• Extra dry sparkling wine will taste a little sweet to those who are used to brut. It also tastes a little fuller and richer because of the sugar content. It is a bit smoother than brut and isn’t quite as fizzy.

What About the Level of Carbonation?

Fizz is impacted by the levels of sugar and acidity in sparkling wine. The less residual sugar in sparkling wine, the more pronounced the bubbles will be. If you want sharp and defined carbonation, go for brut. If you are looking for soft and subtle fizz, extra dry would be your choice.  

What are the Best Food Pairings for Brut vs Extra Dry Wine?

When it comes to deciding what food to serve with each sparkling wine, you will find that there are differences between brut and extra dry. 

Brut sparkling wine or Champagne goes well with savoury dishes. It is too dry to serve with desserts. Brut pairs perfectly with both smoked salmon and battered fish. It can cope with heavier dishes. It matches chicken and meat or vegetable kebabs. It will also go well with vegetarian dishes, such as egg florentine and pasta. As it is white wine, it probably won’t go so well with heavier meats like beef and lamb. Brut is a good choice for acidic dishes such as a salad with a sharp vinaigrette. In addition, you can serve it with fruit or a cheeseboard. It goes best with hard and aged cheeses.

Extra dry sparkling wines are a little more versatile than brut. They have a touch of sweetness, but not enough to bar them from savoury dishes. They go well with Italian food, especially pasta. Try extra dry if you are having a meal with a cream-based sauce. It matches perfectly. You can also pair it with light seafood, a cheeseboard, or fruit. You could also serve it with a light dessert, in particular something with fruit like poached pears.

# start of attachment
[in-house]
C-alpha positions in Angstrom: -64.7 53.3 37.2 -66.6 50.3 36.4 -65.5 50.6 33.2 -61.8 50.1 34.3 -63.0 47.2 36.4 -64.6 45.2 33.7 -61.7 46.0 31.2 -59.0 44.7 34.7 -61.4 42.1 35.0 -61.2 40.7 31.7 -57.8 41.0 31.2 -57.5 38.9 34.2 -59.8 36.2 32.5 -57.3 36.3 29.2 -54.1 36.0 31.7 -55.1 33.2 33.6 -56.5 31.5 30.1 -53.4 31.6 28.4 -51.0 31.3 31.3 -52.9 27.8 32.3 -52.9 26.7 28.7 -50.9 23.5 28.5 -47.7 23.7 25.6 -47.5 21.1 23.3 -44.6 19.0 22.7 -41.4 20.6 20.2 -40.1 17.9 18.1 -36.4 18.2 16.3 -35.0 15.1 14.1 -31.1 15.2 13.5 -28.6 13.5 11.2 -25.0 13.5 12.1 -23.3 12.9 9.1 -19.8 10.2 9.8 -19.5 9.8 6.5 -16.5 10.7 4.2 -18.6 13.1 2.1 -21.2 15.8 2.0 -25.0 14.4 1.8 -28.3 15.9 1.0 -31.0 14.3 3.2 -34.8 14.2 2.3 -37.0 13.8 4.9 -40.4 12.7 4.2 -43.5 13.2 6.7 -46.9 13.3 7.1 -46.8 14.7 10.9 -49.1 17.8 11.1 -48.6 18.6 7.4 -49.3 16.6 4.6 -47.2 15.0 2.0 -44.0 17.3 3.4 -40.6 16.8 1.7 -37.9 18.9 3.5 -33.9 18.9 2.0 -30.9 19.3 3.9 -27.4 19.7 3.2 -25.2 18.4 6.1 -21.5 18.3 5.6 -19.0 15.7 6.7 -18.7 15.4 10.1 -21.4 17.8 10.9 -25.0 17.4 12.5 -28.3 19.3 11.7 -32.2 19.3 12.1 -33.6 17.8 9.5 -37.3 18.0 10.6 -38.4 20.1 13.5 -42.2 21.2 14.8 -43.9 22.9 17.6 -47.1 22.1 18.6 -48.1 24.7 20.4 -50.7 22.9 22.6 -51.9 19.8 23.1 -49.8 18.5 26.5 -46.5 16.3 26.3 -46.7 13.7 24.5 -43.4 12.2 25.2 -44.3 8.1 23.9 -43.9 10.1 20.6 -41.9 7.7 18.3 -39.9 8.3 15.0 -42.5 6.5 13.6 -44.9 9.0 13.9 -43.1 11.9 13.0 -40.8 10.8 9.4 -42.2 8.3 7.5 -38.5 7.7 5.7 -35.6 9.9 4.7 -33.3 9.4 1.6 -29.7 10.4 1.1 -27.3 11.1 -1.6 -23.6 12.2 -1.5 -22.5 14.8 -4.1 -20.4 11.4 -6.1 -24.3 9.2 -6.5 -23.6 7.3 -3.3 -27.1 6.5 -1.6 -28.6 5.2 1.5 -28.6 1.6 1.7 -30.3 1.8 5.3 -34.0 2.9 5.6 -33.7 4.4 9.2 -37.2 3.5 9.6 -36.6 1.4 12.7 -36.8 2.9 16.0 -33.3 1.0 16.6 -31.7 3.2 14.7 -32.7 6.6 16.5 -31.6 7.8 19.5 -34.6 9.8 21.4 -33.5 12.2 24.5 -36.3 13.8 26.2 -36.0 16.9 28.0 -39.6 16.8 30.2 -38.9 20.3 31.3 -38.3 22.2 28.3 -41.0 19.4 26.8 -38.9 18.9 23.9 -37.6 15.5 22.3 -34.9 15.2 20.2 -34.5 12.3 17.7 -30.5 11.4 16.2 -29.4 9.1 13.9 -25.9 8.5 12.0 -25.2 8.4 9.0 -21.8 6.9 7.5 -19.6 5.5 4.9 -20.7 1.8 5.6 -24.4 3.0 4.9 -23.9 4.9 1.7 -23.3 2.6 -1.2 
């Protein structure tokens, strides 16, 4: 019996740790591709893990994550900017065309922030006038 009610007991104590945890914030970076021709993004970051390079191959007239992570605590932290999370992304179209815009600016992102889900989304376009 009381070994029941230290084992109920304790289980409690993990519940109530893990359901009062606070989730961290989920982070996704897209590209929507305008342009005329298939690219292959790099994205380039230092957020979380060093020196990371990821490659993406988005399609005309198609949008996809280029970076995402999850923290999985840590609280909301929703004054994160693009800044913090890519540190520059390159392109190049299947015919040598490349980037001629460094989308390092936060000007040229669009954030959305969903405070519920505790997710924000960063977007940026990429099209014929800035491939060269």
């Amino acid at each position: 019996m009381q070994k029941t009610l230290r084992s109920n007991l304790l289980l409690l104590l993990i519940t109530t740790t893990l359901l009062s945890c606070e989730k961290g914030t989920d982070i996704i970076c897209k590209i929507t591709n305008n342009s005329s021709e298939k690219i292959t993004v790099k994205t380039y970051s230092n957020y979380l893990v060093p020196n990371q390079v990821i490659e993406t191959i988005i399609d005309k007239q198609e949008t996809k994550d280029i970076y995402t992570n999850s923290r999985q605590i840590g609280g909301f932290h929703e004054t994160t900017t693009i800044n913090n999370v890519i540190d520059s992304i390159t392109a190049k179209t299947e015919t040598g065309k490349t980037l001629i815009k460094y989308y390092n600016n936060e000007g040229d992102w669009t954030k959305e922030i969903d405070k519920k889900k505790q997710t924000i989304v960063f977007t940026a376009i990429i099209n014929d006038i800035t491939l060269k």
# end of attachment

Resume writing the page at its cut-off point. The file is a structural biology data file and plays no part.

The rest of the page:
What are Some Common Flavours in Extra Dry vs Brut Wines?

Flavours will vary because of the regions and wineries wines come from. However, extra dry sparkling wines tend to be more fruity than brut sparkling wines or Champagne. Extra dry wine also has a softness about it. Brut can have a fruity flavour as well, but it is sourer than extra dry. Brut can have a taste of lemons and limes, while extra dry can have a flavour of strawberries as they have a hint of sweetness about them.

The main differences between these two sparkling wines are the level of tartness and sweetness. Extra dry is a little sweeter and tastes more fruity. Brut, particularly Champagne, is dry and has crisp acidity. 

What Other Factors Should I Consider When Deciding Between Brut vs Extra Dry Wine?

It can be difficult to decide if you want a brut or extra dry white wine particularly if you haven’t sampled many in the past. Here are a few more factors you might want to consider.

What Kind of Sparkling Wine do you Want?

If you are celebrating a special occasion, you might want to get the best which is, of course, brut Champagne from France. The wine is slightly acidic, drier than extra dry, and is crisp with amazing bubbles. 

If you feel like Champagne is not within your budget, a good alternative is Prosecco which can come in extra dry or brut. The extra dry version will be a little sweeter, but will still complement many dishes.  

If you are having a party just with appetisers, either brut or extra dry sparkling wines will fit the bill. Both can be used to make a toast. 

Think About Flavour Notes

You have an idea of what flavours you like. This can point you in the right direction when trying to choose between extra dry and brut. Those who like fruity flavours like berries and stone fruits should go for extra dry, while those who like a tangy fruit flavour such as citrus should go for brut. 

What’s the Occasion?

The occasion at which you are serving the sparkling wine can play a big part in whether you choose brut or extra dry. If you are having a formal dinner to celebrate an anniversary, wedding, or birthday, you may want to choose brut. If it’s a really special occasion, Champagne could be the way to go.